Ad Hoc: What would you say was your biggest influence on World Music?
Ahnnu: I’ve been trying to work with this idea of getting away from drums. That concept was interesting to me and I want to challenge myself with that. I think World Music is maybe an attempt at that and just the curiosity was a big motivation. Just dissecting my process, my creative process, ‘cause I’ve been working with Fruity Loops for a long time. The thing is, after you work the same way for so many years you want to trick yourself. I think World Music was kind of the next step creatively.
Ad Hoc: Moving away from World Music, How did Battered Sphinx come about?
Ahnnu: NNA initially contacted me through e-mail and approached me with the idea of releasing a project with them. I've been a fan and listener of NNA's catalog and taste for a while now, so their consideration for even contacting me was a great feeling. I'm definitely humbled to be involved with a group of artists and thinkers as progressive and thoughtful as NNA.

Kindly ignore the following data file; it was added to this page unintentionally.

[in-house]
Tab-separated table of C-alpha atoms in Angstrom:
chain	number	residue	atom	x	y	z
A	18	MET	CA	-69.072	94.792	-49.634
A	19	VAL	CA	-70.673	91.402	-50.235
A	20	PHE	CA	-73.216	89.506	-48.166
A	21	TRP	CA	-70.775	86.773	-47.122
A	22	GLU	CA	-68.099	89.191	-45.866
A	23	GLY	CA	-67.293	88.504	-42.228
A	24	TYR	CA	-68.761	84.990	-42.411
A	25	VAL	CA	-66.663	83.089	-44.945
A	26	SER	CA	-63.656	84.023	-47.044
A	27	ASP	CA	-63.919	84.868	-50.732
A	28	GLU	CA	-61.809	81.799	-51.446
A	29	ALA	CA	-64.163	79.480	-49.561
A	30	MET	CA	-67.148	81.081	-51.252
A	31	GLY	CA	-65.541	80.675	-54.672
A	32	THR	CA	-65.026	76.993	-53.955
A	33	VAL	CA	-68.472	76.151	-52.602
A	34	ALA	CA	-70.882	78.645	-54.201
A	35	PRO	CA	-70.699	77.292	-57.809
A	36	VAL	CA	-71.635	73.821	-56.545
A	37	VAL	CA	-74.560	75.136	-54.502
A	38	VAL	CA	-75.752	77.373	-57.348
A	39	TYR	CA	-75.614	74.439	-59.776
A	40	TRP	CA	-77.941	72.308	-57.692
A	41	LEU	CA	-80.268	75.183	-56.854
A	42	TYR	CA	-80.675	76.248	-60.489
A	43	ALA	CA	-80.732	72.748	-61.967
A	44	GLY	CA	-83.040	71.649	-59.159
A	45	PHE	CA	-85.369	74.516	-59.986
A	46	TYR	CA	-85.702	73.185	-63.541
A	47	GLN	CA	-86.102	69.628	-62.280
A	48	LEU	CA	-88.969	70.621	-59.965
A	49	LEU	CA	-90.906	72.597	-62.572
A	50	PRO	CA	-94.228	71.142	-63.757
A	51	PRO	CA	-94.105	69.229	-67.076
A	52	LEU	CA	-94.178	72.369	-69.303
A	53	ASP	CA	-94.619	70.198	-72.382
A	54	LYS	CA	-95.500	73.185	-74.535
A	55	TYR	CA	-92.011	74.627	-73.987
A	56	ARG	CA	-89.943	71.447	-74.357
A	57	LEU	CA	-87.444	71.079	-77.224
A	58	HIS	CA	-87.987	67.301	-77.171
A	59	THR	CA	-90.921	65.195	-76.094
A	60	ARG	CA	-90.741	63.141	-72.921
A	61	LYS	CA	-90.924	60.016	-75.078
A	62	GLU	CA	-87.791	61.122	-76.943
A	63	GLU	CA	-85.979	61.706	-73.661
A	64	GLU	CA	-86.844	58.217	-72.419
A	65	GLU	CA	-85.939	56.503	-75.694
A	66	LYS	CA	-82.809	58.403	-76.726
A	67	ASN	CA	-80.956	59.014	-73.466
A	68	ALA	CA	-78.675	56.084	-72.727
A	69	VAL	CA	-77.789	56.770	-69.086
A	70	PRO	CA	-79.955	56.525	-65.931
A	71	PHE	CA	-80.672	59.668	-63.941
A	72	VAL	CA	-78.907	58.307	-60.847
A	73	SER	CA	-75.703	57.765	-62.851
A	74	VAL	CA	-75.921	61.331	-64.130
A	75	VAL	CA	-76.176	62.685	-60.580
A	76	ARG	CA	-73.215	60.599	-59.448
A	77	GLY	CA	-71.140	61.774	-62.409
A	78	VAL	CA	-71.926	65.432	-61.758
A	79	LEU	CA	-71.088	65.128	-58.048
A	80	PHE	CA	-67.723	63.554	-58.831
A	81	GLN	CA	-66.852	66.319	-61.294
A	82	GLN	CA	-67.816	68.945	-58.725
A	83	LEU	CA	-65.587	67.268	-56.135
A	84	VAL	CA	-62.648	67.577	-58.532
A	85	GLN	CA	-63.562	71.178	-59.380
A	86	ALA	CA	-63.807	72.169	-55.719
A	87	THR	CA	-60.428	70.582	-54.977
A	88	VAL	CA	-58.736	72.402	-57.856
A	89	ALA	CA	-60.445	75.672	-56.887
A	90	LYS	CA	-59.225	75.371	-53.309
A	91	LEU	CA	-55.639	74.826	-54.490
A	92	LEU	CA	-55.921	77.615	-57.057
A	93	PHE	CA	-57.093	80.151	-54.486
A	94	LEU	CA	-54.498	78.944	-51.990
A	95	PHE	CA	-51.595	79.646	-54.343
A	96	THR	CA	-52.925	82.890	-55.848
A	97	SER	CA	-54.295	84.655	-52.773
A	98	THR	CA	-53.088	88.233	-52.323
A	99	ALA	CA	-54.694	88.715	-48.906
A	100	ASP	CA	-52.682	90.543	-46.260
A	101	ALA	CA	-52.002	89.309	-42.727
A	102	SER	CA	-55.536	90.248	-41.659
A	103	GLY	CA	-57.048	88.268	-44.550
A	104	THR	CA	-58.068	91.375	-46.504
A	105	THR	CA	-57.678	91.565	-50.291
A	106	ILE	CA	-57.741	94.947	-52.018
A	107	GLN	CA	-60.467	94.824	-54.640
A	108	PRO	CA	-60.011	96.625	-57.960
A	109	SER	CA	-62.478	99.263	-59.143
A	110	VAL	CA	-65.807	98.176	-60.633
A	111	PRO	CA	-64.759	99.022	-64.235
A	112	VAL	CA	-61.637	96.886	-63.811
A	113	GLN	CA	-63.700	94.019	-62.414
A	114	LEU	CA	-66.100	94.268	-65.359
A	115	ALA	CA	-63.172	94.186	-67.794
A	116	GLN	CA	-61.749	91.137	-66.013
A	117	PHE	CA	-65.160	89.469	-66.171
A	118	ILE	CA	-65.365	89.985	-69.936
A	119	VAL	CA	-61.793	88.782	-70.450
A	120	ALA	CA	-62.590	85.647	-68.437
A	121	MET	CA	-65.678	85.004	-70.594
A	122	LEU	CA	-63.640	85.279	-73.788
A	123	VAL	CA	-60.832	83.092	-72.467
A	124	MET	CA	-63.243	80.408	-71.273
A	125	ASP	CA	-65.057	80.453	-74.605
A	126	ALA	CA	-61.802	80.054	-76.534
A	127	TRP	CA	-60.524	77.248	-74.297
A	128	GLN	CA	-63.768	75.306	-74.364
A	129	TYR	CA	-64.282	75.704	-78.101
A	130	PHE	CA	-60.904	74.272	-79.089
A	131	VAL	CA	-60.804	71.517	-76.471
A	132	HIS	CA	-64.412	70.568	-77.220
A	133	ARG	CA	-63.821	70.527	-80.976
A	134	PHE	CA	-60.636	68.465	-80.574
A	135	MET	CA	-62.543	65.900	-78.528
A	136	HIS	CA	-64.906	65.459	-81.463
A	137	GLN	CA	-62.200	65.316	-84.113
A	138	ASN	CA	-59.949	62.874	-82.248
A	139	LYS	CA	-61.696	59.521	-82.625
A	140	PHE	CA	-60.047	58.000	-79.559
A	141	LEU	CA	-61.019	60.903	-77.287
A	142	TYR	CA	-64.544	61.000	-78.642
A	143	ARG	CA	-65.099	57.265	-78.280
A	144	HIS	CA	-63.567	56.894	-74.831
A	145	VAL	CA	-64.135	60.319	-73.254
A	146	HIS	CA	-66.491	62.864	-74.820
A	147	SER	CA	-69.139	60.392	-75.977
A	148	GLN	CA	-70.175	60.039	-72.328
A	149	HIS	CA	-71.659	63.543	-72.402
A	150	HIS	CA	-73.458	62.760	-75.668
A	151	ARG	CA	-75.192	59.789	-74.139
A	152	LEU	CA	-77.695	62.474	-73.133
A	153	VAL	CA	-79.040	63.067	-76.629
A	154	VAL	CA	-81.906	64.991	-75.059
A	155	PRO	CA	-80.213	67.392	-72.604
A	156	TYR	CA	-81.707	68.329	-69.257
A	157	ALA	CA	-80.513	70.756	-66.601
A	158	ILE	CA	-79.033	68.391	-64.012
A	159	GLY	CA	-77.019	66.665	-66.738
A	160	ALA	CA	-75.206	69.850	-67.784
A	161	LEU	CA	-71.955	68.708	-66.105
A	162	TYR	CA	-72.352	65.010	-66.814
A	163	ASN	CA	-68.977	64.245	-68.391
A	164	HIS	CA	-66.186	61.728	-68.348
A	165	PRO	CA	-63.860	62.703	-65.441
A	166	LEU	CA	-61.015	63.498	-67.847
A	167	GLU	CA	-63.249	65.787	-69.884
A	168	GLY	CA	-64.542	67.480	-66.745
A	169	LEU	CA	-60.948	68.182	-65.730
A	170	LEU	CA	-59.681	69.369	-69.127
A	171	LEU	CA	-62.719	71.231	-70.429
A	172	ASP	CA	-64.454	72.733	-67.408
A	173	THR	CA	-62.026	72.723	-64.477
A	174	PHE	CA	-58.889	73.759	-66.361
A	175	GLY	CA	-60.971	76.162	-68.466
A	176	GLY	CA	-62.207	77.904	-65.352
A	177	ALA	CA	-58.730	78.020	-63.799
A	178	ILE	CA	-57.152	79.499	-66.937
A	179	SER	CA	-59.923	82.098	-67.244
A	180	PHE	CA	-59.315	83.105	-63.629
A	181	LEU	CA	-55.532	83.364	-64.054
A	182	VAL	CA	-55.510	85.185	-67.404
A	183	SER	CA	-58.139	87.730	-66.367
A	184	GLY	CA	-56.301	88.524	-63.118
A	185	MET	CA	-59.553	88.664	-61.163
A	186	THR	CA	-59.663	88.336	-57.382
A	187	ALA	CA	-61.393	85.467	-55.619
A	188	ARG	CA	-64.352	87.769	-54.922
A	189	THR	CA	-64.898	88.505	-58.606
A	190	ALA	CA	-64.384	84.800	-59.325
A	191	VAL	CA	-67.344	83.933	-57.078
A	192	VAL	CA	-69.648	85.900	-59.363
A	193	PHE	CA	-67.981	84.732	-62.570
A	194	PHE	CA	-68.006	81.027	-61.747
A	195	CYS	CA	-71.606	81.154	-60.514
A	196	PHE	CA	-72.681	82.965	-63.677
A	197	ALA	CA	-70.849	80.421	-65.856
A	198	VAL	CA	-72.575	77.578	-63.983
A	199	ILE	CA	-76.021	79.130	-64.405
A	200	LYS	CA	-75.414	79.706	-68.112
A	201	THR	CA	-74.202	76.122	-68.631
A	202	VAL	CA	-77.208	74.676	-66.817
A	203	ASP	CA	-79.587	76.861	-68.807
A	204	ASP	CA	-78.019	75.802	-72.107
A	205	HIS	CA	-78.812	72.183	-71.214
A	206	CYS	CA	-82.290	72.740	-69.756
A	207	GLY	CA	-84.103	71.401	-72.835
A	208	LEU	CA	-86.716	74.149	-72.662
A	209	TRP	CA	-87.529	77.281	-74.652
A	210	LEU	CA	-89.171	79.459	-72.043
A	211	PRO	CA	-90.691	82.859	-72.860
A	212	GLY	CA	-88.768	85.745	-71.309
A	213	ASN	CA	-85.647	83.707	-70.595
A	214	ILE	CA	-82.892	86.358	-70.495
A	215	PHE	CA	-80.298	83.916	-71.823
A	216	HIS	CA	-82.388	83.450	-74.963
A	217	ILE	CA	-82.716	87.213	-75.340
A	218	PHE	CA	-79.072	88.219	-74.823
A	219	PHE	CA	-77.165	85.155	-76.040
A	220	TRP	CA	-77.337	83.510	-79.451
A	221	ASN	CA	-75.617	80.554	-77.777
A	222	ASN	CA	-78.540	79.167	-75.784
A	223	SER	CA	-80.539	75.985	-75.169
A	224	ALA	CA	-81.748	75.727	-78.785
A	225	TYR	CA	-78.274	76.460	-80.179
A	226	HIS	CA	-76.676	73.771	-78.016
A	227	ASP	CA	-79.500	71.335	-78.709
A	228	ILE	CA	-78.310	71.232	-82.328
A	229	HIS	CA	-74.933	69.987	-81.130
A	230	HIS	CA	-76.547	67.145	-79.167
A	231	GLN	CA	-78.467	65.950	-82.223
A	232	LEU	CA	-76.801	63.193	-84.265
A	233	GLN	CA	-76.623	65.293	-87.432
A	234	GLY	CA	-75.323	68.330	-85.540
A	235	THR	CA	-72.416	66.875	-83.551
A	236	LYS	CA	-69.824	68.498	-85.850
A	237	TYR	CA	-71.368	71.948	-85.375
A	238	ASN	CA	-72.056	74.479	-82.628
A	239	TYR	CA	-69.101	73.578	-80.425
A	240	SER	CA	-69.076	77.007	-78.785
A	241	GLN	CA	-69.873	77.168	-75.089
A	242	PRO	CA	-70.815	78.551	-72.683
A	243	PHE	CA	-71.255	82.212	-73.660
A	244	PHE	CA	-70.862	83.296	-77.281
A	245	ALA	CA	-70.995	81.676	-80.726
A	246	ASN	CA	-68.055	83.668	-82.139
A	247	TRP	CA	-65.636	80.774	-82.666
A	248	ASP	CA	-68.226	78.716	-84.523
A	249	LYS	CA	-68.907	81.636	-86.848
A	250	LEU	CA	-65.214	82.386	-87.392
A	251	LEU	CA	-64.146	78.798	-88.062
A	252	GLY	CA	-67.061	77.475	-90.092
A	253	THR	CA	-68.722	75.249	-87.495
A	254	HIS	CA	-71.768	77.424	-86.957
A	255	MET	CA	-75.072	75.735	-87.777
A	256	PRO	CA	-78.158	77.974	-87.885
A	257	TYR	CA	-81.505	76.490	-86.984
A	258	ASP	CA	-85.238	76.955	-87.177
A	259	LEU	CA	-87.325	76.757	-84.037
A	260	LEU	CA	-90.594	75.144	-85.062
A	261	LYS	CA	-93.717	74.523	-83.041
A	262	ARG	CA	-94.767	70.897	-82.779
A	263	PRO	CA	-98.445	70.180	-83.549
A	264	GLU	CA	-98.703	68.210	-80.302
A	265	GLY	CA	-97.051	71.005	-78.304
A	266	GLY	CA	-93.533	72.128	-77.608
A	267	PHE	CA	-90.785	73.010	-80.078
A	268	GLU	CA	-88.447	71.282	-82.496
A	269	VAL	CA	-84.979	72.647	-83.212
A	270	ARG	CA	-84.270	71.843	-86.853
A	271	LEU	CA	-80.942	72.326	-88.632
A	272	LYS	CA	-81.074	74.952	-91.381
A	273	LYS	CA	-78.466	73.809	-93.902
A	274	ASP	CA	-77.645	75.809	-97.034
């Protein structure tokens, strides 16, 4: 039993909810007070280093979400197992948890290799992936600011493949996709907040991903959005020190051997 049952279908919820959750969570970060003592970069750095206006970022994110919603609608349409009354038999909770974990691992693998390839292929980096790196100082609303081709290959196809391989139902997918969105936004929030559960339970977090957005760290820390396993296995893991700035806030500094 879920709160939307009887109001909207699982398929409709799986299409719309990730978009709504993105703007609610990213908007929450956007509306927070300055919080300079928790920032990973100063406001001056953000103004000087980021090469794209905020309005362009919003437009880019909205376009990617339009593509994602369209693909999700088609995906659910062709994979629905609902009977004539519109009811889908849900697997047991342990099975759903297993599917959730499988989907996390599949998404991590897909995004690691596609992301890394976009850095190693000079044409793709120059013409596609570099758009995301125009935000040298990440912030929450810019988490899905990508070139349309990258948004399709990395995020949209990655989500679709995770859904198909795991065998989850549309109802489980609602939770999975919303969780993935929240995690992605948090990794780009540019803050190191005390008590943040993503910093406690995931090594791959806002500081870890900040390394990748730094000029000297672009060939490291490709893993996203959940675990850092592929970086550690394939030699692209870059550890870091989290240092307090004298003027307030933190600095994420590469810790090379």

Ad Hoc: What's the fundamental difference between the vibe of World Music and Battered Sphinx?
Ahnnu: I think a lot of these differences I would leave to the listener to dissect. Both releases were made with a conscious decision to depart in a way from the expectation of a traditional beat release, in that I wanted to incorporate more variety of tastes. World Music especially was conceived with this idea; my motivation was to make the listening experience as flexible as possible and in constant change. I did keep the length of tracks relatively short similar to beat tapes, maybe even shorter. Again, this was done to draw emphasis on the persistence of movement in World Music. In contrast, I wanted to keep Batthered Sphinx as minimal as possible without completely reducing my love for rhythm and groove. A lot of Battered Sphinx was less conceptual, more about the mechanics of each track. I wanted to practice more techniques of deduction during the production of Battered Sphinx, which was really fun. I actually was going back and forth between producing footwork, which called for a completely different frame of mind-- definitely bridged a lot of production ideas for me. In retrospect, that may have affected my choice in withholding from too much percussion in many of the tracks, especially on Battered Sphinx.
Ad Hoc: How many of those tracks are straight loops and how many of them are blends of all these different things?